When Thomas A. Garrett got ticketed during a vacation in Pennsylvania, he knew he deserved to get cited, but as an economist, he wasn't too sure the violation was all there was to the ticket. He began to wonder if there was something else at work when the police officer stopped him and wrote up that ticket with its high fee.
As a result, Garrett and Gary A. Wagner decided to do a study of traffic tickets and how much they increase during tougher economic times. After all, it makes sense that governments can make more money during tough times by citing more drivers and collecting more traffic ticket fees. But could this really be the case?
Garrett and Wagner, another economist at University Arkansas Little Rock, found that there was a connection
between the lower economy and an increase in traffic tickets. In the study, "Red Ink in the Rearview
Mirror," which will be published in the Journal of Law and Economics, the
authors looked at 14 years of data in
What the authors found was that cop traffic stop and ticket numbers went up as unemployment figures went up. The less people were working, the more tickets were issued. One could argue that because the state needs to pay out more in unemployment, the ticket income helps to offset these new costs, even though the tickets may be going to those very people who are newly unemployed – creating a revolving door of payments and income.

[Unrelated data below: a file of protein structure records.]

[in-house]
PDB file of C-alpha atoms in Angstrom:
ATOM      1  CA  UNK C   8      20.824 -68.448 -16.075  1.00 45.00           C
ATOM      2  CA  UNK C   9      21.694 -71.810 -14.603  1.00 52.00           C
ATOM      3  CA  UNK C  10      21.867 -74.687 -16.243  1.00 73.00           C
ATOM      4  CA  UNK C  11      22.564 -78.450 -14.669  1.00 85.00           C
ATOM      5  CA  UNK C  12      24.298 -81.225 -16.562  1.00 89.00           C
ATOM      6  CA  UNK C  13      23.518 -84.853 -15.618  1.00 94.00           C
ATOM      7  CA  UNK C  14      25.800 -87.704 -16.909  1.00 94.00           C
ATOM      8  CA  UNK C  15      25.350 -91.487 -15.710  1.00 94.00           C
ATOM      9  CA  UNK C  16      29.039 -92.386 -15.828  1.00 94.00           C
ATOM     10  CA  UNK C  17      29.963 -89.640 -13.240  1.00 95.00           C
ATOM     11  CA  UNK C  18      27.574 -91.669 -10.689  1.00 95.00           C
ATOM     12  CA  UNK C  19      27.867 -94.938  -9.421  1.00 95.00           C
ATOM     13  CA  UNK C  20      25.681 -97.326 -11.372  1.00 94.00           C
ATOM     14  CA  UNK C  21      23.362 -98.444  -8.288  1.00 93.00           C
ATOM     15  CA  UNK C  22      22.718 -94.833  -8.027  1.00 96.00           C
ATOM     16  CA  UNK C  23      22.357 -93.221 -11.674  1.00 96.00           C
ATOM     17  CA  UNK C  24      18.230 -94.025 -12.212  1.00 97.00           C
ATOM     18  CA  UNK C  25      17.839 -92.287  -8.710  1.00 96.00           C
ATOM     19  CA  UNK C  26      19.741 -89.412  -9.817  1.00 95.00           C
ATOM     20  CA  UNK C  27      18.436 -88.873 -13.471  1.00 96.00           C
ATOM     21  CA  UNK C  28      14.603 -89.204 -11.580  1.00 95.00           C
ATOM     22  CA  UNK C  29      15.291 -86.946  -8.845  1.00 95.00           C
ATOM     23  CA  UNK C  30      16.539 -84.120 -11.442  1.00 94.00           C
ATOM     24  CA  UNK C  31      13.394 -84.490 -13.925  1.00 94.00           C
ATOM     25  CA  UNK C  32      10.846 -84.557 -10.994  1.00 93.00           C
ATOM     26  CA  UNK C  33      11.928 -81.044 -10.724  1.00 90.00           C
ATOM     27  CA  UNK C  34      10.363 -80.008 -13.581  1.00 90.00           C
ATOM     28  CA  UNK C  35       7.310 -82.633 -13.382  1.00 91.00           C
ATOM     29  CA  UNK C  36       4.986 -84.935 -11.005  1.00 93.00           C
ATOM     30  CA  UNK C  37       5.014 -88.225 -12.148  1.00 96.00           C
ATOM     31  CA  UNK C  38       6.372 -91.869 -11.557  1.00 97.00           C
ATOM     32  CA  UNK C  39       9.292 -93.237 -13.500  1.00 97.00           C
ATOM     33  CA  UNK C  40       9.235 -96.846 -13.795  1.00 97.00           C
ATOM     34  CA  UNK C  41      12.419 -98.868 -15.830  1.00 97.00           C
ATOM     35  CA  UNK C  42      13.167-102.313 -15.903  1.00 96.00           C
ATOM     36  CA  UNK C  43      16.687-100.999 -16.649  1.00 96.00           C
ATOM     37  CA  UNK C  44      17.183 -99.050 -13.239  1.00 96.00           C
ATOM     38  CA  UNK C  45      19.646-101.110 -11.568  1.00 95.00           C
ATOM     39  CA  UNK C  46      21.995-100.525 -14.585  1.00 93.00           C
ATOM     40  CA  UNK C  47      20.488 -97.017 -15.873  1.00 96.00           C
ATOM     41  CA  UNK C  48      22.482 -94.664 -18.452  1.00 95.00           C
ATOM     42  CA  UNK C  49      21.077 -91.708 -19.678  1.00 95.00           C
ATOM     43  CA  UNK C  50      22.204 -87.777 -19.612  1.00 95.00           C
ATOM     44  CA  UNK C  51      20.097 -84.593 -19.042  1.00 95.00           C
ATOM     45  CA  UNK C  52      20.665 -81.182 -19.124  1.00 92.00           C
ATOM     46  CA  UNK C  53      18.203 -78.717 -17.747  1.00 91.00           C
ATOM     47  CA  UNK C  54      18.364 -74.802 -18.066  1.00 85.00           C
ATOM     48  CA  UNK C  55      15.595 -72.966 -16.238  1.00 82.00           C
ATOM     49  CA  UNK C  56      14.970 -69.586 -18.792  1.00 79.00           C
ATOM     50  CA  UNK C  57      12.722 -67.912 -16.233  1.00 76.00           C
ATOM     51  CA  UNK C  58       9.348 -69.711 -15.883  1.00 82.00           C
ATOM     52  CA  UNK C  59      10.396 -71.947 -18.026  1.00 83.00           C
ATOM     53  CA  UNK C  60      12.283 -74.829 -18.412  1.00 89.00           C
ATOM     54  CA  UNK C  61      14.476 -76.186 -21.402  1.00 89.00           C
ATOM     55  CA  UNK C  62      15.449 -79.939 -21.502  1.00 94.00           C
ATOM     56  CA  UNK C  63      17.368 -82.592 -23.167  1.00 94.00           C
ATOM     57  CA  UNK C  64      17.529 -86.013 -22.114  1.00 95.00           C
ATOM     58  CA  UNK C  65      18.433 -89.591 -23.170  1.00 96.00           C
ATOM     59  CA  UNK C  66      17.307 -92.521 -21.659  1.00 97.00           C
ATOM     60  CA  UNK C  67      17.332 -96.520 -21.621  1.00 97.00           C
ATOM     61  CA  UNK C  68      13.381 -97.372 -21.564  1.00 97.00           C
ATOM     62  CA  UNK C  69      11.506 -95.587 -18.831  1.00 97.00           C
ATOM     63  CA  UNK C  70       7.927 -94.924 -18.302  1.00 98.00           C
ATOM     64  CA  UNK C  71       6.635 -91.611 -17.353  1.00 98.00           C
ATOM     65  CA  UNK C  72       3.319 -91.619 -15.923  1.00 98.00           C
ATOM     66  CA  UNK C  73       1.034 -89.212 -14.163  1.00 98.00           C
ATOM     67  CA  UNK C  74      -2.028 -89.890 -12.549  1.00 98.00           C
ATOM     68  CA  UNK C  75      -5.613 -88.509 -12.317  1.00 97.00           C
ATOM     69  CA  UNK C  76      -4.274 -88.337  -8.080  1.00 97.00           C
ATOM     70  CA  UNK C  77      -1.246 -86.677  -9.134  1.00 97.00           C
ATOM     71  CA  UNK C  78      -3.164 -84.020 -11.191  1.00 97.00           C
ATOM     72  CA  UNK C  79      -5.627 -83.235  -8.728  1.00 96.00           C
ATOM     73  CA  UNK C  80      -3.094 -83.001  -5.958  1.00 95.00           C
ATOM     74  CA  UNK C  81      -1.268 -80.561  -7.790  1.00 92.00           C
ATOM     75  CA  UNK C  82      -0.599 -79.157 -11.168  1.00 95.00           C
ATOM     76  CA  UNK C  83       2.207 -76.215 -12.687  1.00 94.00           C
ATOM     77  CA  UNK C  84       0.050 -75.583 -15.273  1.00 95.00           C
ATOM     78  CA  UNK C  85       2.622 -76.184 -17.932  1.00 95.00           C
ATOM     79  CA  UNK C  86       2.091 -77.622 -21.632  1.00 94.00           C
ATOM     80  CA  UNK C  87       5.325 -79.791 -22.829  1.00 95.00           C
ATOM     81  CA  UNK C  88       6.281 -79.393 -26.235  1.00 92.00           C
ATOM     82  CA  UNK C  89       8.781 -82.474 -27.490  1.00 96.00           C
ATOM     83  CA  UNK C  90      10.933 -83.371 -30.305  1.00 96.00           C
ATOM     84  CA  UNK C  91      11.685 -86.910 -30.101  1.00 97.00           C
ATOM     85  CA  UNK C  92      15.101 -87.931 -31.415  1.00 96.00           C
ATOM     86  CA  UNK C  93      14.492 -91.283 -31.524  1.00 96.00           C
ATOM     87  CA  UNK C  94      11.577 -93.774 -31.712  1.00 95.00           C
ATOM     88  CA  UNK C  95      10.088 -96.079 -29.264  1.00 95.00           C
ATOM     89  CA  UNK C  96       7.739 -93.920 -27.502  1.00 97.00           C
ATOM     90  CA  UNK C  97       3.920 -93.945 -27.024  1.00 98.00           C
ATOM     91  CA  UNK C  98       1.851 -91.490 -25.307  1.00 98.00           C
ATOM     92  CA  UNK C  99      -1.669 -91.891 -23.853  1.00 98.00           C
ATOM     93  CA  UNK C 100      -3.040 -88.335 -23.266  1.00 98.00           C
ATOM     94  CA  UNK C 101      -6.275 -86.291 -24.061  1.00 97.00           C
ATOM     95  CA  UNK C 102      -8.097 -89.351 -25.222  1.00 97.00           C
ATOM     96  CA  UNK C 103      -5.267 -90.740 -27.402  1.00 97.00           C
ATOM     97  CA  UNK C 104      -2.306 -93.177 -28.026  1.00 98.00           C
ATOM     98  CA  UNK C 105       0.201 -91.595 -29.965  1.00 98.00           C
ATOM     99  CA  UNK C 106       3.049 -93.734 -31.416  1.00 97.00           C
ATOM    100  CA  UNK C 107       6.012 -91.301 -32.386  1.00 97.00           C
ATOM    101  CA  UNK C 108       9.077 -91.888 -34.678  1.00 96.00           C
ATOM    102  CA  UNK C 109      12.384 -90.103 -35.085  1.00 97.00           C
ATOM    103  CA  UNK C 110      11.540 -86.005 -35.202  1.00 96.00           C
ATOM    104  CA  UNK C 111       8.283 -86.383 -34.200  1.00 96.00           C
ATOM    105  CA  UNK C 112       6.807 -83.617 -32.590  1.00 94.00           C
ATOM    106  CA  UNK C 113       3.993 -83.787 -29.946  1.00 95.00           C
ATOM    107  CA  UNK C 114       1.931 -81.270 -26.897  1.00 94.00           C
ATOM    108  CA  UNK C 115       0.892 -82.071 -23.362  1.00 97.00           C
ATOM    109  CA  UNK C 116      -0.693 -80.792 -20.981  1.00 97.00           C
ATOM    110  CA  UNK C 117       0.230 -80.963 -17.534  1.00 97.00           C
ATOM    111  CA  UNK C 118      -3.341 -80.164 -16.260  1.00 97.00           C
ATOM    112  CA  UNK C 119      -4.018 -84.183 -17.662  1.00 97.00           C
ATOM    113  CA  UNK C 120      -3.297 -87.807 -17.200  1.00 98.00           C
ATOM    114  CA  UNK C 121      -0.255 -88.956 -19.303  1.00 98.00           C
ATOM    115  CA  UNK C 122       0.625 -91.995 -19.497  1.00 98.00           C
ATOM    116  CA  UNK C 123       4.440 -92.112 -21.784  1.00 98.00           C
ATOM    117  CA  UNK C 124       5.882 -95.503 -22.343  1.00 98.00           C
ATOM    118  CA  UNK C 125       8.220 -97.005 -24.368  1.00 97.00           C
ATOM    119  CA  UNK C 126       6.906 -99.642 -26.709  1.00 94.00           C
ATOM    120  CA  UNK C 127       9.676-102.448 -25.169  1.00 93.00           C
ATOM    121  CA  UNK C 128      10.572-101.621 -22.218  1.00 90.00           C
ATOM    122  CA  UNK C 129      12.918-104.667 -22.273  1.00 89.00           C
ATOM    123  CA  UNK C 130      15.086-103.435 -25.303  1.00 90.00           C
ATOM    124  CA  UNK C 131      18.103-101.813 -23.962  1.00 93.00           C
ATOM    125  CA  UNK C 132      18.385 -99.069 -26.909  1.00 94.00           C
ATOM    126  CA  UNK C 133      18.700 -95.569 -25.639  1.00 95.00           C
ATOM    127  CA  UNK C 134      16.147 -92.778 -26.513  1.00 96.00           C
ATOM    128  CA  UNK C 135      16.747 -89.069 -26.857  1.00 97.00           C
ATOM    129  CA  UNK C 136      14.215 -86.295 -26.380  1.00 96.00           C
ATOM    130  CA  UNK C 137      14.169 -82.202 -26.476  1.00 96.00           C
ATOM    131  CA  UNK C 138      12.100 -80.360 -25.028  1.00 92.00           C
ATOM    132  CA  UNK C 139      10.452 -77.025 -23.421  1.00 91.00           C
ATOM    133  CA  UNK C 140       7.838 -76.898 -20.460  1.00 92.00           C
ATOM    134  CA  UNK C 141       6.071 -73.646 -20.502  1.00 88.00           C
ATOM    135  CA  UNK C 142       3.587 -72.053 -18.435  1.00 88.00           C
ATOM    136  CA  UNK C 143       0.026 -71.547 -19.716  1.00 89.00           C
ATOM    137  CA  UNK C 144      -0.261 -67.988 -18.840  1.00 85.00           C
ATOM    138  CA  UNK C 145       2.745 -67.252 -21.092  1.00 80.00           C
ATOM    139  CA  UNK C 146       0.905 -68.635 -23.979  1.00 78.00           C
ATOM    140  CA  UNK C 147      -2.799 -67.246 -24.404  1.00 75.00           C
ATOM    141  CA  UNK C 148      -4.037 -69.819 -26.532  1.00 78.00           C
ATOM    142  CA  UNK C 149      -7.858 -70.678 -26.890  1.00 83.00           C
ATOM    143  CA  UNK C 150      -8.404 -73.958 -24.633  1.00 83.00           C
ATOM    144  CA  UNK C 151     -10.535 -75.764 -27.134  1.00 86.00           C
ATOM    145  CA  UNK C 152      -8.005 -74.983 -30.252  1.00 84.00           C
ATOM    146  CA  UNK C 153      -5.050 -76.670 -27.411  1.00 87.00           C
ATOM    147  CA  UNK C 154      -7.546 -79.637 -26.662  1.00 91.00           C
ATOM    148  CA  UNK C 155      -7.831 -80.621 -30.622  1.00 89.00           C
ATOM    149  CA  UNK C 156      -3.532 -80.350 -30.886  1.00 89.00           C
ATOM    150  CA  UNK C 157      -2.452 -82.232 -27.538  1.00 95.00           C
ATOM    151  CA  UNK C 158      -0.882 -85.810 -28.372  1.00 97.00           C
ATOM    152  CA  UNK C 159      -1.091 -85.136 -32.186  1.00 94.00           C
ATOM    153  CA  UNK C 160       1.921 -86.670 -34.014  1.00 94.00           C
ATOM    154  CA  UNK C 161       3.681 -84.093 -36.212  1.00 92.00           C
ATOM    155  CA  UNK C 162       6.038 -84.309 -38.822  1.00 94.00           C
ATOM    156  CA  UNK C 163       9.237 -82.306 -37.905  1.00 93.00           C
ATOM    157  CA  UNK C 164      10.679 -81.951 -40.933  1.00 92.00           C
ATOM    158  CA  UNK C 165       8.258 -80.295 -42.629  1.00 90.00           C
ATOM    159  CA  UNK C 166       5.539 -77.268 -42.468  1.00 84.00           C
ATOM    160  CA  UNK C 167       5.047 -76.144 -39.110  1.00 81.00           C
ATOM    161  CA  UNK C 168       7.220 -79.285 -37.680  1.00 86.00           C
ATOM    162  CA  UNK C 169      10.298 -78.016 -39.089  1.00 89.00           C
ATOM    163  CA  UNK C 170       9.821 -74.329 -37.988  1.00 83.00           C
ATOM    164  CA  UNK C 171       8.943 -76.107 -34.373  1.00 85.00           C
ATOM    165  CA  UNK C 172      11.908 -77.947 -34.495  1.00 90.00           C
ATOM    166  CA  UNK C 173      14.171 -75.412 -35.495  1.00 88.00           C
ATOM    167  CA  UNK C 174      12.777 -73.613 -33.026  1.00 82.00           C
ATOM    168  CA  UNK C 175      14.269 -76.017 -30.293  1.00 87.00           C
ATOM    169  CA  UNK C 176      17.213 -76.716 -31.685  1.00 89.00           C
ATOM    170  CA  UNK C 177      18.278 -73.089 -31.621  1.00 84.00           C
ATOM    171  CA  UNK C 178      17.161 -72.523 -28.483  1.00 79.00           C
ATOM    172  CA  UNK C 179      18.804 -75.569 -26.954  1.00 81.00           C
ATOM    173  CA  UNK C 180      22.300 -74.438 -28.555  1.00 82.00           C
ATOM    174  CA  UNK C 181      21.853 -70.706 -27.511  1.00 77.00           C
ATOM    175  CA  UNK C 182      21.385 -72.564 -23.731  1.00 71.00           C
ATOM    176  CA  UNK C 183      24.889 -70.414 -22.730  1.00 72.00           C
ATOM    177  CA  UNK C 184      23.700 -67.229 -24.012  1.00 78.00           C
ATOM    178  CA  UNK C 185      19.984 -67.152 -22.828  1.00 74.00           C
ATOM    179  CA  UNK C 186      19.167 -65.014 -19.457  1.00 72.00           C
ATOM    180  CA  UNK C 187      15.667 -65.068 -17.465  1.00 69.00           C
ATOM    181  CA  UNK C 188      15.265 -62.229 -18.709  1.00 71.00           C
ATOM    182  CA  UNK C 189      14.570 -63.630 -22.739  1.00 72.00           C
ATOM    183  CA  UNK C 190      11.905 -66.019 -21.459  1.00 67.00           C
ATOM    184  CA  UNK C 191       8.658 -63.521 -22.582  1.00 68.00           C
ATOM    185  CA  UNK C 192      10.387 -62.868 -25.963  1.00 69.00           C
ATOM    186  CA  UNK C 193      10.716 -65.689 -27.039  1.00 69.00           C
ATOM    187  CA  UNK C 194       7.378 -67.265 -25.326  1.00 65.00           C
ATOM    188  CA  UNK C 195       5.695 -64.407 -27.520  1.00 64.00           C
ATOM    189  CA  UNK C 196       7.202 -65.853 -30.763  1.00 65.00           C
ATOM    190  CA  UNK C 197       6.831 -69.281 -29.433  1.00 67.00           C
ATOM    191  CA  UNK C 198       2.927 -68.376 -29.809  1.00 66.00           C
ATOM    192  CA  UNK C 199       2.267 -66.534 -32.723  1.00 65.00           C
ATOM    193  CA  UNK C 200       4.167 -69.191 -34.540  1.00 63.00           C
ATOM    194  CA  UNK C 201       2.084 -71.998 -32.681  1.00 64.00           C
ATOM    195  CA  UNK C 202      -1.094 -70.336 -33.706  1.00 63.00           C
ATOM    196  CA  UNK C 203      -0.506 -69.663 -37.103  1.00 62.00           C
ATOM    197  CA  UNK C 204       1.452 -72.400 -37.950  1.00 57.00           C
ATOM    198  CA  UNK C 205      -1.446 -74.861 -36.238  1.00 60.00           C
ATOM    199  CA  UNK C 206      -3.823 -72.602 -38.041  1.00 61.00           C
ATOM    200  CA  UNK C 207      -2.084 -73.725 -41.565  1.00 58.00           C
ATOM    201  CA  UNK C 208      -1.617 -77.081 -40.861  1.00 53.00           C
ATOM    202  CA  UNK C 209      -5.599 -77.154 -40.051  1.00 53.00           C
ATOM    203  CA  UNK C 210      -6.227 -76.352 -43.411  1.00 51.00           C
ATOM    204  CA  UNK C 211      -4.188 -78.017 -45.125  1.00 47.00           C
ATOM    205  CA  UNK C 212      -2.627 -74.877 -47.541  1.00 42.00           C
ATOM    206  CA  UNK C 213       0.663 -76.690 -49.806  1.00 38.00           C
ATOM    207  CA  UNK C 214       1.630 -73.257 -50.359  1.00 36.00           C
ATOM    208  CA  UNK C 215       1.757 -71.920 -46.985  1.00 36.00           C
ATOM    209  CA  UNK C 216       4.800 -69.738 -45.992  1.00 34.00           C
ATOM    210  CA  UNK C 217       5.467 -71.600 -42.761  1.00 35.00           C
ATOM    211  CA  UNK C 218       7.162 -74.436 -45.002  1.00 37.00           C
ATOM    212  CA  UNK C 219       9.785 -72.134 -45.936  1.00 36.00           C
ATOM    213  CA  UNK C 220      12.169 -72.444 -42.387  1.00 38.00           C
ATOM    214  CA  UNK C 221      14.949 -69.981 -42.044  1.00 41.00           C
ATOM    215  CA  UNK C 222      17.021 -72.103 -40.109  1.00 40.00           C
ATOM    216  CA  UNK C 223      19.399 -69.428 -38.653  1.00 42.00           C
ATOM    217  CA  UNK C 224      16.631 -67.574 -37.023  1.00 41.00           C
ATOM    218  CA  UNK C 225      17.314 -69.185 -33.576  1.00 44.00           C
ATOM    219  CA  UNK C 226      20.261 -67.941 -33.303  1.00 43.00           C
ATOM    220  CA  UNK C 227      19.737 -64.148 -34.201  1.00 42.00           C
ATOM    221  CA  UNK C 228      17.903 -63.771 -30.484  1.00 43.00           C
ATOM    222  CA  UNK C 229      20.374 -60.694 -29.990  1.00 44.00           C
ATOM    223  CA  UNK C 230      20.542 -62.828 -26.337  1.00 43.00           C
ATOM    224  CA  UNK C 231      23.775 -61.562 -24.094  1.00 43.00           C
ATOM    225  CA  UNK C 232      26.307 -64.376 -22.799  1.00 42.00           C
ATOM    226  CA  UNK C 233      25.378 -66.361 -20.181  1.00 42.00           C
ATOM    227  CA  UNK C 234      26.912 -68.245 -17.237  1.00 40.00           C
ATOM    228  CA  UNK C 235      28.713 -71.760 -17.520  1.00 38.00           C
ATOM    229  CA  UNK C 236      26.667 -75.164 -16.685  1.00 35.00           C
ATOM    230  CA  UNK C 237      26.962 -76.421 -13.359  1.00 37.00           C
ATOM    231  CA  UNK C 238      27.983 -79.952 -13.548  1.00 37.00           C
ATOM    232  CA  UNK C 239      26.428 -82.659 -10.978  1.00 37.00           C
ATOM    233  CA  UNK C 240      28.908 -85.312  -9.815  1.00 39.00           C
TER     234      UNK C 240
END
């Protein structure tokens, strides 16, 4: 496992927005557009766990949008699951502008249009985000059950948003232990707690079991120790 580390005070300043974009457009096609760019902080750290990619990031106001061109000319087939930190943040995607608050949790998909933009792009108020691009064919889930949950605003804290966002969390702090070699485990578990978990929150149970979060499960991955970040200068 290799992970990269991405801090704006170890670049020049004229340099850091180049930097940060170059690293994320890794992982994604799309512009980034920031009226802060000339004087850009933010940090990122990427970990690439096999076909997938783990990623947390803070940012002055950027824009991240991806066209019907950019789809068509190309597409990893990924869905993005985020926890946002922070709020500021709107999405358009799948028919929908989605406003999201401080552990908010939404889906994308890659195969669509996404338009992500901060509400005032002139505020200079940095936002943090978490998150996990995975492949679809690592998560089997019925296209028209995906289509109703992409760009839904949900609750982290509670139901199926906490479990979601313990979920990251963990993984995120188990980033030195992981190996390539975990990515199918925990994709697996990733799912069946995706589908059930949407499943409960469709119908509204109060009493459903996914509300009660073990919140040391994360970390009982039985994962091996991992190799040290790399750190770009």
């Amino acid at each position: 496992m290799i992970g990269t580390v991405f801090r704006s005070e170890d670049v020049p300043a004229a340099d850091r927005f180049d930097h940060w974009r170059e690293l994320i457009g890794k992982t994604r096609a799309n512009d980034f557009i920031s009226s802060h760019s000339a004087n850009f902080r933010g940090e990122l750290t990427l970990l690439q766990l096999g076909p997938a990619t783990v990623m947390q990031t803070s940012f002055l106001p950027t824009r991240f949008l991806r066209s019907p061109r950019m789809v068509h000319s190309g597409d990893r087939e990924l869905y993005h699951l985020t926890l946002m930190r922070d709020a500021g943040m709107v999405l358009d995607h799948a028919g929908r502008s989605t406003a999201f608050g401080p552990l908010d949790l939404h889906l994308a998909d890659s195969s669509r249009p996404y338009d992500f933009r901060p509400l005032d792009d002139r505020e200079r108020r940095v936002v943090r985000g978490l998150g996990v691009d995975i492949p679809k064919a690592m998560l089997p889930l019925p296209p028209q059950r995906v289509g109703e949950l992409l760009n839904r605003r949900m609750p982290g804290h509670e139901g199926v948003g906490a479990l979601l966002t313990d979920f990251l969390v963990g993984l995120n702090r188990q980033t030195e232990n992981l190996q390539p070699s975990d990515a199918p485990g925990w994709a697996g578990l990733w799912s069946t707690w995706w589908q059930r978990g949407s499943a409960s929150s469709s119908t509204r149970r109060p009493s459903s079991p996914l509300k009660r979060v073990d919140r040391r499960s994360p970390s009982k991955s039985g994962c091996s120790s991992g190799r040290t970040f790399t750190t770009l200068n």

Not surprisingly, there has been some backlash to the findings of the study. The Missouri Police Chiefs Association commented that the study was too narrow and did not account for all of the possible contributing factors. At the same time, the St. Louis Post Dispatch had uncovered memos to police staff in 2004 that threatened police staff if they didn't write more speeding violation tickets, and the newspaper also found letters to city officials from the police chief stating they would try to boost income with more ticket citations.
What was most interesting about the study was not that the ticket citations went up during poor economic times, but that the citations did not go down when the economy rebounded.